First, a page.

Though the NFL season’s kickoff is still three months away, controversy already plagues the league. Most recently, NFL cheerleaders made the headlines with lawsuits over their low wages.
On Jan. 31, a former San Francisco 49ers cheerleader filed a class action suit against the NFL and 26 of its teams on behalf of all cheerleaders employed by the NFL for the past four years seeking $100 million to $300 million in damages. This cheerleader, called “Kelsey K.,” alleged that the NFL and member teams conspired to artificially suppress the wages of cheerleaders through collusion.
A federal judge dismissed this claim on May 26 at the request of the NFL and its member teams because he believed that the complaint did not present any evidence of collusion or antitrust behavior. Yet, because this lawsuit was just the latest in a string of allegations against the NFL of underpaying cheerleaders, it is important to make it clear that basic economics — not illegal collusion — is why cheerleaders choose to work for such low pay…
Read the rest at: The Washington Examiner
Calm down, Generation Xers –– millennials aren’t ruining casual dining, though Buffalo Wild Wings CEO Sally Smith would love to differ. Smith made headlines last week as she wrote about the casual dining demise in a letter to shareholders. She blamed declining sales on changing tastes, saying millennials prefer cooking at home, ordering food for delivery or frequenting restaurants that provide quick service. Although she’s certainly correct about reasons why casual dining has experienced a popularity decline, blame shouldn’t be placed on millennials –– it should be placed on the restaurants that have failed to keep up with changing demand.
Read more at The Washington Examiner
Last week, a New York court charged white supremacist and army veteran, James Jackson, with second-degree murder for fatally stabbing a black man, Timothy Caughman, to death. Jackson later revealed that his frequent usage of neo-Nazi website, The Daily Stormer, informed his hate views confirming the violent rise in far-right activities.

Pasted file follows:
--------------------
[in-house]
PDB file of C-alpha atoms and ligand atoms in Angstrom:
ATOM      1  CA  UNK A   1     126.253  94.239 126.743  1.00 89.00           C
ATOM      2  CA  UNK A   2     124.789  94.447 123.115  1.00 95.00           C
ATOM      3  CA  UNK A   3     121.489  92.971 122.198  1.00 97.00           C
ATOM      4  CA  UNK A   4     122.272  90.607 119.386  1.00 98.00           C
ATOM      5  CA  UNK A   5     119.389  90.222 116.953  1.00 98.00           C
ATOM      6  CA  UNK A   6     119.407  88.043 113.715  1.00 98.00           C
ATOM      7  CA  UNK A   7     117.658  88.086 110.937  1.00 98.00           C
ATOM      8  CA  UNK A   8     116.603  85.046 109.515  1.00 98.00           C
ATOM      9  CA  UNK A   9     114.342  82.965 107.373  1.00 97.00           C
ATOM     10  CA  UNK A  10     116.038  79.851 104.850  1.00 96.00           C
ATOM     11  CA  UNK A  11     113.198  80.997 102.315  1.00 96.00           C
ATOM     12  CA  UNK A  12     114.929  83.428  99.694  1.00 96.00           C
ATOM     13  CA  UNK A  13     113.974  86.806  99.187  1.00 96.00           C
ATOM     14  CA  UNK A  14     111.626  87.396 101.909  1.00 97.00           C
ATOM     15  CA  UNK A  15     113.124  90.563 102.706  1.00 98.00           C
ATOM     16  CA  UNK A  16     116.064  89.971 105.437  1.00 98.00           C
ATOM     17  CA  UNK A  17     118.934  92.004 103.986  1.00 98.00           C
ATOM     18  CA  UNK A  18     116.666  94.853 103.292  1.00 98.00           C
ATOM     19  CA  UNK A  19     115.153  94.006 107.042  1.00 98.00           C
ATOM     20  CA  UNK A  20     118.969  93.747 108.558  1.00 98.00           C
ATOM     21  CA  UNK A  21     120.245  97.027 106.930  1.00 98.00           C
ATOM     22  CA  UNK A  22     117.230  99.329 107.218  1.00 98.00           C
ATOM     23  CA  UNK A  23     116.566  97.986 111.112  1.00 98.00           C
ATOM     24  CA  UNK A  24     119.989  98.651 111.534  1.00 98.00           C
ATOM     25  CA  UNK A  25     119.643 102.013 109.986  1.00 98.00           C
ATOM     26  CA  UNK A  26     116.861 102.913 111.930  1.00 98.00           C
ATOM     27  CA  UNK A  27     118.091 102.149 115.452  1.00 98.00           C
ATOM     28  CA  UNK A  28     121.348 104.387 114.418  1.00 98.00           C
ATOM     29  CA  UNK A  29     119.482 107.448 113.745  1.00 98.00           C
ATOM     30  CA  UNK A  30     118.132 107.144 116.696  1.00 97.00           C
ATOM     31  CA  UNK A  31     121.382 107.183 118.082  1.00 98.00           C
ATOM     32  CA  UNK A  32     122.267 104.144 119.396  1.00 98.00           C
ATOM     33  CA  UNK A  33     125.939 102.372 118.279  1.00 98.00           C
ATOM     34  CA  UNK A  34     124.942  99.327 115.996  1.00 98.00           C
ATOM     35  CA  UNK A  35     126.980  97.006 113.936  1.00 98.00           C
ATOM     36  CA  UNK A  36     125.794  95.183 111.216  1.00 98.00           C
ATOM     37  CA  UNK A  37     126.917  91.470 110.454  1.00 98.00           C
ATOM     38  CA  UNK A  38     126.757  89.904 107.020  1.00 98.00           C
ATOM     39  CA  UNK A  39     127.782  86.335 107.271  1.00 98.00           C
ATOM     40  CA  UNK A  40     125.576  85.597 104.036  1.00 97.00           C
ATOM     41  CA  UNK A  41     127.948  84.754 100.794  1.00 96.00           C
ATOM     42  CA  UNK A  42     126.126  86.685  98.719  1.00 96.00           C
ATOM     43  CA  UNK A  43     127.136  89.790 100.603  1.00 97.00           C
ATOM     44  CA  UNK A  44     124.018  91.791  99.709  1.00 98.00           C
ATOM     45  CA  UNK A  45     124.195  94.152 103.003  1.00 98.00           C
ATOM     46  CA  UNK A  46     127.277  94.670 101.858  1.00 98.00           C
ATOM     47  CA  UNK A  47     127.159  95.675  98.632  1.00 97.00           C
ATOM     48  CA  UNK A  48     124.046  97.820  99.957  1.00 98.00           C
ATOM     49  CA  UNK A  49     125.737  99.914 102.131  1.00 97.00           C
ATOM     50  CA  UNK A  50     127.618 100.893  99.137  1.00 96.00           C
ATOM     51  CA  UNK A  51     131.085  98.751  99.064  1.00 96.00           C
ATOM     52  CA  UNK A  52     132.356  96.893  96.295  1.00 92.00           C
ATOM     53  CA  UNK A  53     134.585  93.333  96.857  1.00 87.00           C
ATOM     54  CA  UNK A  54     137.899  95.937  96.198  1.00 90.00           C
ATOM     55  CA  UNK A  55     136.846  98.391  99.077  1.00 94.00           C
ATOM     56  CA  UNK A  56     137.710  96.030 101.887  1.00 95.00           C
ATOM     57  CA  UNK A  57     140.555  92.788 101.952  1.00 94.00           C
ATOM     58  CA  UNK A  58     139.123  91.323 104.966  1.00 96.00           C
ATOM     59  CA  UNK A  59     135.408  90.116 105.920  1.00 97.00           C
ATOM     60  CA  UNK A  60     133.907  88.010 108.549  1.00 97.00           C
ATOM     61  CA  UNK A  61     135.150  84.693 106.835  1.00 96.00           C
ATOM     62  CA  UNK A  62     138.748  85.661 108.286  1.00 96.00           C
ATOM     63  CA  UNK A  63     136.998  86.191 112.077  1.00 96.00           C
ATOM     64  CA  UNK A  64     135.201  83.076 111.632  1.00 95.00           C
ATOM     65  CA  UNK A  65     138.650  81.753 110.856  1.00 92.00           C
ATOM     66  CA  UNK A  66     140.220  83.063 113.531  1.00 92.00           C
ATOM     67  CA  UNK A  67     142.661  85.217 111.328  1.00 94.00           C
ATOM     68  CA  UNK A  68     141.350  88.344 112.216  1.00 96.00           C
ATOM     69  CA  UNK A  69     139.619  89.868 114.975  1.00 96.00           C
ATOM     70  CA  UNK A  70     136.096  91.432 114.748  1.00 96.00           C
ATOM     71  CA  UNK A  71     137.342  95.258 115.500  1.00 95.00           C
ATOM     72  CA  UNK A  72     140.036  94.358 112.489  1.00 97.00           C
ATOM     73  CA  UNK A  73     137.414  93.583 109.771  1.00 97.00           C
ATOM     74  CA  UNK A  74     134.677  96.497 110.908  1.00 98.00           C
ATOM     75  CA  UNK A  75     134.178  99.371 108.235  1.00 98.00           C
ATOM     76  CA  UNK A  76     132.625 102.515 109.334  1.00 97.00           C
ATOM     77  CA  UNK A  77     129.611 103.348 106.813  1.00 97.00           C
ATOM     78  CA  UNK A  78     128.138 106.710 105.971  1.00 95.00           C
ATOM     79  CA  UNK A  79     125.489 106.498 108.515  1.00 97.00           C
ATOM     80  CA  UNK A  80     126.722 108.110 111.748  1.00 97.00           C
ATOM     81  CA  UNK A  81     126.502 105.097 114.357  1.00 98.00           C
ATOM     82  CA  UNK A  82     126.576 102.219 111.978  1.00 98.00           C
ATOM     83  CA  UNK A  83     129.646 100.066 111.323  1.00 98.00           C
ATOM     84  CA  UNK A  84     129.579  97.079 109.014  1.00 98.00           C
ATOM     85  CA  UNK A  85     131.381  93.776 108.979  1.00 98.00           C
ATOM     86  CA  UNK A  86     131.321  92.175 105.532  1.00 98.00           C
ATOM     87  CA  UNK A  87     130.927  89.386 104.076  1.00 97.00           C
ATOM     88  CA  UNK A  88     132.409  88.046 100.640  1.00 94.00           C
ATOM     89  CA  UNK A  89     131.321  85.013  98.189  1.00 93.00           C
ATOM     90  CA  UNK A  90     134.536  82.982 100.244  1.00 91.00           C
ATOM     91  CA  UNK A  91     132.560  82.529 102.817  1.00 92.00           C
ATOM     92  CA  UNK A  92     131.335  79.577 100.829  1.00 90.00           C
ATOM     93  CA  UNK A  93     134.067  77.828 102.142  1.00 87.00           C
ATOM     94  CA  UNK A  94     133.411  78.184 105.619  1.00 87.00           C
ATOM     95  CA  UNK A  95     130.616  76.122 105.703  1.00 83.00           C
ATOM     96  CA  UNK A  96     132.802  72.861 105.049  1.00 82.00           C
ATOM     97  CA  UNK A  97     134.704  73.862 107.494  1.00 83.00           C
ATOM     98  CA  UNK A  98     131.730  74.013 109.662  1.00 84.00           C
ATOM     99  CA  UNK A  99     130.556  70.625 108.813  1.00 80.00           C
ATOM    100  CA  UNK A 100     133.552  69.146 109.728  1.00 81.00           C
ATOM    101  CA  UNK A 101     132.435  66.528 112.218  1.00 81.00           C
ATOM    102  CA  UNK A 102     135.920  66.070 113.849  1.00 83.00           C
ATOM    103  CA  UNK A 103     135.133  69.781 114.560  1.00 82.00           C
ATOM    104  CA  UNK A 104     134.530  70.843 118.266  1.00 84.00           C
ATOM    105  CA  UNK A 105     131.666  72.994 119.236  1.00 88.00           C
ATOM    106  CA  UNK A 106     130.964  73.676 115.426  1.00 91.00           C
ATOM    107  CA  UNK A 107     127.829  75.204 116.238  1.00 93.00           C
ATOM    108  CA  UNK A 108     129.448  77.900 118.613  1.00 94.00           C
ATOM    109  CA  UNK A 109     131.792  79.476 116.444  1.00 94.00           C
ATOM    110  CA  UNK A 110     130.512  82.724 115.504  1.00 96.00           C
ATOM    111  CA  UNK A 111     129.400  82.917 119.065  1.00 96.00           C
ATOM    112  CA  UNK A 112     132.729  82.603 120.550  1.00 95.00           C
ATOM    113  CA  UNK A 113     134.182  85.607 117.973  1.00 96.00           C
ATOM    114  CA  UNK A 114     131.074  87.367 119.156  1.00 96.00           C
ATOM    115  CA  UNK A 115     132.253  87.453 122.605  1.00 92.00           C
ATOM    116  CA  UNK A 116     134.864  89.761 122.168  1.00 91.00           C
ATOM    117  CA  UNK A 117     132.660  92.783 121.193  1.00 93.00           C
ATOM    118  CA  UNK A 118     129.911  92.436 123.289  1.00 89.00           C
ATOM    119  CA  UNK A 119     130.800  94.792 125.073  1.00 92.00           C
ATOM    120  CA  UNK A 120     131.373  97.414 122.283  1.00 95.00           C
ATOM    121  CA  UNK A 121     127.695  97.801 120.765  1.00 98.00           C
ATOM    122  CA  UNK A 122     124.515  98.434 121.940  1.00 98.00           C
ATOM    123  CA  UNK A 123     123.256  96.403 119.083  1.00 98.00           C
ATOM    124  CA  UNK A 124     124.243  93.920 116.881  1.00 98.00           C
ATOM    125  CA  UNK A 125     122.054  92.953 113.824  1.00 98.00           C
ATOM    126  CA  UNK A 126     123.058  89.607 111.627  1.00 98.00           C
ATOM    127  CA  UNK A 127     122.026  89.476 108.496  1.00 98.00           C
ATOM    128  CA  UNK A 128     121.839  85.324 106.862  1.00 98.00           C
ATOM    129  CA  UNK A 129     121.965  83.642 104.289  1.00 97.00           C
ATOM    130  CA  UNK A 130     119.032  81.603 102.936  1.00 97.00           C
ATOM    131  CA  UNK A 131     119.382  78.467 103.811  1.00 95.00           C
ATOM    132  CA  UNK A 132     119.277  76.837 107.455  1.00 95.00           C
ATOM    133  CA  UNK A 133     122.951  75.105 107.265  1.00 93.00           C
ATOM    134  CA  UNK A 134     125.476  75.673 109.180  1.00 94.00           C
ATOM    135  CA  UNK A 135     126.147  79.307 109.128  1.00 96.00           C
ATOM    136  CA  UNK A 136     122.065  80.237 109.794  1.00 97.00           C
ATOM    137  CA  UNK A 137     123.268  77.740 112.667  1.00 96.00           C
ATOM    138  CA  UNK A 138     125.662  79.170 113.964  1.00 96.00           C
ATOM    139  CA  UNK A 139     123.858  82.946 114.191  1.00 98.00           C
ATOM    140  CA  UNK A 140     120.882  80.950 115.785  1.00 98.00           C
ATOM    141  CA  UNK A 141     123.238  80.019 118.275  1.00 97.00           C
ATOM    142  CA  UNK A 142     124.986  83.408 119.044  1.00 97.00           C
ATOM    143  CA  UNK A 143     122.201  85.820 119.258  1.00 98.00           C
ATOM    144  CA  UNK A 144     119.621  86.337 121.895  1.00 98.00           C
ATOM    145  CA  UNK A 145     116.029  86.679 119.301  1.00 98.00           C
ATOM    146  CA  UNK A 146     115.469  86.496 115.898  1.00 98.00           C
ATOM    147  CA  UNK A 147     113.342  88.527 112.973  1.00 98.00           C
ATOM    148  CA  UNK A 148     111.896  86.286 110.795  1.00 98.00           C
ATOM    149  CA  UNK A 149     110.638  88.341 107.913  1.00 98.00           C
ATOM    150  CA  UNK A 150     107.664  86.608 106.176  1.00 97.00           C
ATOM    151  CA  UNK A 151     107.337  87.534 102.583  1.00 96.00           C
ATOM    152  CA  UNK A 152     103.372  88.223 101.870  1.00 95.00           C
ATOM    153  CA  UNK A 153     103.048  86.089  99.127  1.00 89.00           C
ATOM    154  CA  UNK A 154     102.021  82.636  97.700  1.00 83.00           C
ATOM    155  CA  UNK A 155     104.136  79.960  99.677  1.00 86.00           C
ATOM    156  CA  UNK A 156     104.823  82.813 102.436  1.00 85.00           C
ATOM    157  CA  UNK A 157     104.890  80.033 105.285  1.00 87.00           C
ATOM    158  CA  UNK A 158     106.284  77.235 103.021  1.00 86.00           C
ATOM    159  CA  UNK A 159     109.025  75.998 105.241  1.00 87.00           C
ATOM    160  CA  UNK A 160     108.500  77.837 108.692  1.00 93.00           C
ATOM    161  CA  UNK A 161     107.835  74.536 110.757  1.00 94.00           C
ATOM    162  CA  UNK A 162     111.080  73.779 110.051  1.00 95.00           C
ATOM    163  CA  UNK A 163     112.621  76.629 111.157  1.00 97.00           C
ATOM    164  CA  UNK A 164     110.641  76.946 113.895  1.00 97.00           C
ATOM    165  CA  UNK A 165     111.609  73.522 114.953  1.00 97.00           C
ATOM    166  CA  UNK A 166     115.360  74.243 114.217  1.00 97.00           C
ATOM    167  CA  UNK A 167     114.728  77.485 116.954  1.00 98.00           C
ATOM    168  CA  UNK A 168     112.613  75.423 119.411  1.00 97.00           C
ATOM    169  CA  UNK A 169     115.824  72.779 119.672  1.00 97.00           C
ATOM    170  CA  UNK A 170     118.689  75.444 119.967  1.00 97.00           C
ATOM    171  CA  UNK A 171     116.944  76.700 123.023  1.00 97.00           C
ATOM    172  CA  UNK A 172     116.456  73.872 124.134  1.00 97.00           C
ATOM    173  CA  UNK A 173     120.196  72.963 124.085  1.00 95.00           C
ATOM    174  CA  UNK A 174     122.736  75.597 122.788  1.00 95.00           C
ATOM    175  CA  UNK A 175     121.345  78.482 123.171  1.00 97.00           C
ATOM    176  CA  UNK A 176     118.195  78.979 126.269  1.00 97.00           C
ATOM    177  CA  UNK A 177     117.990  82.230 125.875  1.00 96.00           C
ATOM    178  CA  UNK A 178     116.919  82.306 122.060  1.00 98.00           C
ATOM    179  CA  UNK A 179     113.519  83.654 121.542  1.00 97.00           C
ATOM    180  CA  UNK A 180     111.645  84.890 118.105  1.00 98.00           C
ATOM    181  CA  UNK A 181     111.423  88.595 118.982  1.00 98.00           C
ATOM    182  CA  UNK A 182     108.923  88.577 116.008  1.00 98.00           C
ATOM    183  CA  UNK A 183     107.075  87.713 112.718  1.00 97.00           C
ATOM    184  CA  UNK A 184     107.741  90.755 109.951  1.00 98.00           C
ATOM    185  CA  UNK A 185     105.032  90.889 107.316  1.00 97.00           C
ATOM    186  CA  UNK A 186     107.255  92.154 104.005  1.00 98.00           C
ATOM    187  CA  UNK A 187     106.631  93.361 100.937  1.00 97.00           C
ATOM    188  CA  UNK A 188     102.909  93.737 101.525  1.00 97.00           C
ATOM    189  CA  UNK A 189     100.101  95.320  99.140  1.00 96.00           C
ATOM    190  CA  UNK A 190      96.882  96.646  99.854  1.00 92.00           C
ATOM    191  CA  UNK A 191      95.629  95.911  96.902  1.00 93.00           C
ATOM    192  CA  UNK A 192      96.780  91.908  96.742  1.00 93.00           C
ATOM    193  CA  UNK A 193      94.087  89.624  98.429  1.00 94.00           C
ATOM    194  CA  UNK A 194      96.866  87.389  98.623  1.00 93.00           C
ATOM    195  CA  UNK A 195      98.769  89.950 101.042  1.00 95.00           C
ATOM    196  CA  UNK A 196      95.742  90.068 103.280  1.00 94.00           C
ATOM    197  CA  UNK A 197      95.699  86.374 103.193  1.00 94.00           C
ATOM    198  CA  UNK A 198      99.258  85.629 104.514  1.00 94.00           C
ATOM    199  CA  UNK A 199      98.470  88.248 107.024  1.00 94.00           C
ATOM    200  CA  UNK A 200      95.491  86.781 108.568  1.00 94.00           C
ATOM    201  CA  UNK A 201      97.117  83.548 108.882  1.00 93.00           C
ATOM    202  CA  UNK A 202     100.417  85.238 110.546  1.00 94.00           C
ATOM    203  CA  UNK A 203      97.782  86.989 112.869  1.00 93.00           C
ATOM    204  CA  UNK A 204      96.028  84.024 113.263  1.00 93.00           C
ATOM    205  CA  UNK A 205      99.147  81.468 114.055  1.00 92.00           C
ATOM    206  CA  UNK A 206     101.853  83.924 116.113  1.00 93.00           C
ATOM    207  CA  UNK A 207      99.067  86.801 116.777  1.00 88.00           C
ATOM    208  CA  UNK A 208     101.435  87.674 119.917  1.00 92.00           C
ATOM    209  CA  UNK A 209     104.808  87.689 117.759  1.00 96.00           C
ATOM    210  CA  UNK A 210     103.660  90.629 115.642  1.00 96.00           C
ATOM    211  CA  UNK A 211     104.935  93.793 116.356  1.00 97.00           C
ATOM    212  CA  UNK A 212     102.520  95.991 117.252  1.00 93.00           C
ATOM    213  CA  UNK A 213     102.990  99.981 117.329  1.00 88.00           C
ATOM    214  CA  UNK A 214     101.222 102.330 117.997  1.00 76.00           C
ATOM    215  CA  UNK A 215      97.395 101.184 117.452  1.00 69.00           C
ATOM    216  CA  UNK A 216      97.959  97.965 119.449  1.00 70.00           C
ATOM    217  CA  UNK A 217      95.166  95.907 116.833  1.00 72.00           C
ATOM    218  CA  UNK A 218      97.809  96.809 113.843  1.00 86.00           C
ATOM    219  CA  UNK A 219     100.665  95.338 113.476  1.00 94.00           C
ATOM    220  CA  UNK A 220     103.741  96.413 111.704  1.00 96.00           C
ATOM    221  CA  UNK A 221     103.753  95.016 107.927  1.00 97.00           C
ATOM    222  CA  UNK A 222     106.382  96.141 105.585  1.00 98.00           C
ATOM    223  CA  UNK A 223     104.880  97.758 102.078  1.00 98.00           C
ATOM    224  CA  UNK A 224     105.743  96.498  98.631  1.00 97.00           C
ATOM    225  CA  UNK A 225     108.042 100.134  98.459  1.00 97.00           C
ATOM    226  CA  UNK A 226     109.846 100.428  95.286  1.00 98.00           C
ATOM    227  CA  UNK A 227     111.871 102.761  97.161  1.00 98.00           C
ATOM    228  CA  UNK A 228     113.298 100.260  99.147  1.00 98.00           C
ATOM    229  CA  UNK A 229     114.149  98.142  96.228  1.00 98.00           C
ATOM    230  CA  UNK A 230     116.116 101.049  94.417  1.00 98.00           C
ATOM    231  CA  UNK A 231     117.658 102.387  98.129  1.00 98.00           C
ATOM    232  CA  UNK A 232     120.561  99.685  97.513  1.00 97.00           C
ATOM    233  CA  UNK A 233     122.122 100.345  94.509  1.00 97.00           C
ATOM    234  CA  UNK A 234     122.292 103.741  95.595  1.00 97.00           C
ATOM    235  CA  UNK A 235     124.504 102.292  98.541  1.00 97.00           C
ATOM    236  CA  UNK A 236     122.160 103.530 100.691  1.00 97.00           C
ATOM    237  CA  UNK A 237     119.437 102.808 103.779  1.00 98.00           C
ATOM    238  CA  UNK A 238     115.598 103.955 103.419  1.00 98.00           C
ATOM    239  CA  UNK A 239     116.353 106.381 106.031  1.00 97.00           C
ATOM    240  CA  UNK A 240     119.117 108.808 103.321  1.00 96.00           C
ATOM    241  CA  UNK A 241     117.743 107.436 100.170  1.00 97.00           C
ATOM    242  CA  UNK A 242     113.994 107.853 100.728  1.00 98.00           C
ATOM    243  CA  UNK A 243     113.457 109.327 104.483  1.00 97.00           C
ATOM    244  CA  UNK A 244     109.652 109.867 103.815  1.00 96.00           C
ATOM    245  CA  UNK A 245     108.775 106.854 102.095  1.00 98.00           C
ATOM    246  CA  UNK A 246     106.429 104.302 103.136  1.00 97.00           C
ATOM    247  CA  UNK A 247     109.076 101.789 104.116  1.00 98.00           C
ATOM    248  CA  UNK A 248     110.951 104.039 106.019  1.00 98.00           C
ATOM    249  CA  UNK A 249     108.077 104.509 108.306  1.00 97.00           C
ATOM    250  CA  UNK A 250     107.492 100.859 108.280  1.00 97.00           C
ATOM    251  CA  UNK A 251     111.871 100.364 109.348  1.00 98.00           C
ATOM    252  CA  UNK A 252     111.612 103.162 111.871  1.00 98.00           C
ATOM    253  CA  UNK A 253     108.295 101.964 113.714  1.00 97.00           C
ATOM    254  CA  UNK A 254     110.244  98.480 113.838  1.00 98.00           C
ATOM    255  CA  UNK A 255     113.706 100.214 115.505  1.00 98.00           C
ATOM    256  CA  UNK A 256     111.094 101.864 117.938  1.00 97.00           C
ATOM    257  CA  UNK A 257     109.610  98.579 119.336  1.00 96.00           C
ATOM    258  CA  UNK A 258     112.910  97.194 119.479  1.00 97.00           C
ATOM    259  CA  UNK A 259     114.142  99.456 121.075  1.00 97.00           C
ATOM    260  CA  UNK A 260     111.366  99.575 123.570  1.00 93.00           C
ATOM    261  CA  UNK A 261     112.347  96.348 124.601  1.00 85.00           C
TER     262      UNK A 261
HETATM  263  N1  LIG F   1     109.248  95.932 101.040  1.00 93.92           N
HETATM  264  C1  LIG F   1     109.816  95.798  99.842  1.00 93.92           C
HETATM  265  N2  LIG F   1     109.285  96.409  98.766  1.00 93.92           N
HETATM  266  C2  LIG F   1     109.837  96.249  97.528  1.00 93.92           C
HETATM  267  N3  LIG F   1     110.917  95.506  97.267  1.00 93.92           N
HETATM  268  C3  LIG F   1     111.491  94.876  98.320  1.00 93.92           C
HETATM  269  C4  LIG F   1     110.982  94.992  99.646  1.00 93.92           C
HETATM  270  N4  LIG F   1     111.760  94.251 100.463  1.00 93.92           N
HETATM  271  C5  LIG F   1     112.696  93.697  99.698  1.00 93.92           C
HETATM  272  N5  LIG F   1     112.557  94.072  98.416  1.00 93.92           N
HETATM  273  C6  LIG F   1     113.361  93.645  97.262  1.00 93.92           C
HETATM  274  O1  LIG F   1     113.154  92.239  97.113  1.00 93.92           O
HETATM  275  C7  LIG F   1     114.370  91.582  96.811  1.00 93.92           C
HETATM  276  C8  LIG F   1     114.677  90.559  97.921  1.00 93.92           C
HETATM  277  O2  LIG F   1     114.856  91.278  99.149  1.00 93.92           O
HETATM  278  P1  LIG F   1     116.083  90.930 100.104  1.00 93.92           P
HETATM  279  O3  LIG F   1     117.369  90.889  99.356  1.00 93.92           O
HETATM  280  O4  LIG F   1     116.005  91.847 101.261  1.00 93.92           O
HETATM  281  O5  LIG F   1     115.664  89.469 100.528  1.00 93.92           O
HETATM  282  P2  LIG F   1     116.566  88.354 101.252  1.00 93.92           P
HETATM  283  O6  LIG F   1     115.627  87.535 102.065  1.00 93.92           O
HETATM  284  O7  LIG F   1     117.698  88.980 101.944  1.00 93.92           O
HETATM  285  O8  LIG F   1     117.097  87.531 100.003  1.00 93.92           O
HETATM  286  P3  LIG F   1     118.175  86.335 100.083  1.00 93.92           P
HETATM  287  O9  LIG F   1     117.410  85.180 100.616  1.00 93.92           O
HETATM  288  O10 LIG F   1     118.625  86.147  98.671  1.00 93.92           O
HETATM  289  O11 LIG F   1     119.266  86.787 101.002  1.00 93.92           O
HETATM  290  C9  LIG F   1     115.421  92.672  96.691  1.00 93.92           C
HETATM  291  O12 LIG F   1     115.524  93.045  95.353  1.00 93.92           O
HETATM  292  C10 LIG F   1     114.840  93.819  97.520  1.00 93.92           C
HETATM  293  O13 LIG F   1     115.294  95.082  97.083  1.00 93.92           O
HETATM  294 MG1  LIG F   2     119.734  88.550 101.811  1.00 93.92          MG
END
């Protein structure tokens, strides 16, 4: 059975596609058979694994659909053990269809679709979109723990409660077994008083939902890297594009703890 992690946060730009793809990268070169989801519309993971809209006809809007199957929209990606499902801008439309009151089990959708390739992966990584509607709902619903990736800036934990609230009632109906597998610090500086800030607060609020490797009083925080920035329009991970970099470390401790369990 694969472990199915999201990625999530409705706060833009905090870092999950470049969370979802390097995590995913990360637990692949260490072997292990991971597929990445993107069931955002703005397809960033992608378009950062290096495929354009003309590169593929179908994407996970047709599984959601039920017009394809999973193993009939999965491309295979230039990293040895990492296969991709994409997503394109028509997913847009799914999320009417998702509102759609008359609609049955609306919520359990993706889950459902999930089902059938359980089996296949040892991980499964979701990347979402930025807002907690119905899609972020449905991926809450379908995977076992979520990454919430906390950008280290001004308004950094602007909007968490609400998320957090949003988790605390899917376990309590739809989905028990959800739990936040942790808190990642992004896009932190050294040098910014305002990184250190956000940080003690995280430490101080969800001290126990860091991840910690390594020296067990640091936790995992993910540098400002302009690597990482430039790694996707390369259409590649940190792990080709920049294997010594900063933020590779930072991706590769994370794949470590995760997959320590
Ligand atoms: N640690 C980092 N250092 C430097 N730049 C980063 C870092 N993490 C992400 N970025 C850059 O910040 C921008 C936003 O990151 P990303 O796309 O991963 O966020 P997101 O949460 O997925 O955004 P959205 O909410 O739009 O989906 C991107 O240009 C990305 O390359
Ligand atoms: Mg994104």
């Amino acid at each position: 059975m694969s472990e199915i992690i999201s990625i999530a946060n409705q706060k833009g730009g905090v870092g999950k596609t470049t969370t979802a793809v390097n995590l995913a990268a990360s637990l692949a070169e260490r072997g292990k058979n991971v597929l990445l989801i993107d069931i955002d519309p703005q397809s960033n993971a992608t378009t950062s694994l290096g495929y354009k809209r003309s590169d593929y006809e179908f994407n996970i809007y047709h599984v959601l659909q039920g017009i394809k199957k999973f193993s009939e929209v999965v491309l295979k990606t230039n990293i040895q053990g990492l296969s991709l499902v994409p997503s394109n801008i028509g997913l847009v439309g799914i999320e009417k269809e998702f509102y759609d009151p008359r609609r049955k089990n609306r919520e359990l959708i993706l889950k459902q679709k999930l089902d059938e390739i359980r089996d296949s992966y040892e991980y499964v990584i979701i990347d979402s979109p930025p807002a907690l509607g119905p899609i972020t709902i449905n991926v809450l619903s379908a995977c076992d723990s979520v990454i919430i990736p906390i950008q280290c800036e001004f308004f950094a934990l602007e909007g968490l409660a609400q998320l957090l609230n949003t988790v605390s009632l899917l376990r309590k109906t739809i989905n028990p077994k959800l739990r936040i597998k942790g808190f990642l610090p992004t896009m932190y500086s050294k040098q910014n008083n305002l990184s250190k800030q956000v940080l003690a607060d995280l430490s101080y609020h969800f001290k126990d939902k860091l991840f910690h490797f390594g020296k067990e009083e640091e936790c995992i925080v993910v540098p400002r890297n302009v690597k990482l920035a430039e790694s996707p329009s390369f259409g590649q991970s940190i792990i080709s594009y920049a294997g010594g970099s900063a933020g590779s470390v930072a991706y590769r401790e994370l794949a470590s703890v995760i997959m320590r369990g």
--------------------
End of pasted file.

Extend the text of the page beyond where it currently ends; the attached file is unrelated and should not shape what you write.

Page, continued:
Like other hate-fueled crimes committed in the last few months across Europe and the U.S., an unrestrained progression in far-right attitudes, especially those ignorantly propagated by political leaders, might trigger more racial intolerance, negatively affect economies and serve a victory for religious extremism and communist states.
Most of these violent opinions have reversed racial and religious tolerance, triggering attacks on minority groups, and, if unchecked, might brook more violence with threat on social diversity. It could also re-institutionalize racism, leaving a negative backdrop on the prolific tourist industry in Europe and the U.S. since one in ten enterprises in the non-financial business economy of European states are linked to tourism.
These over 2.2 million enterprises employ 12 million persons. In fact, Germany and France are top beneficiaries, with an average of over €38 billion in revenue between them. Likewise in the U.S., tourism supports over 7 million jobs and produces an economic output of over $1.6 million.
Continue reading at Outset Magazine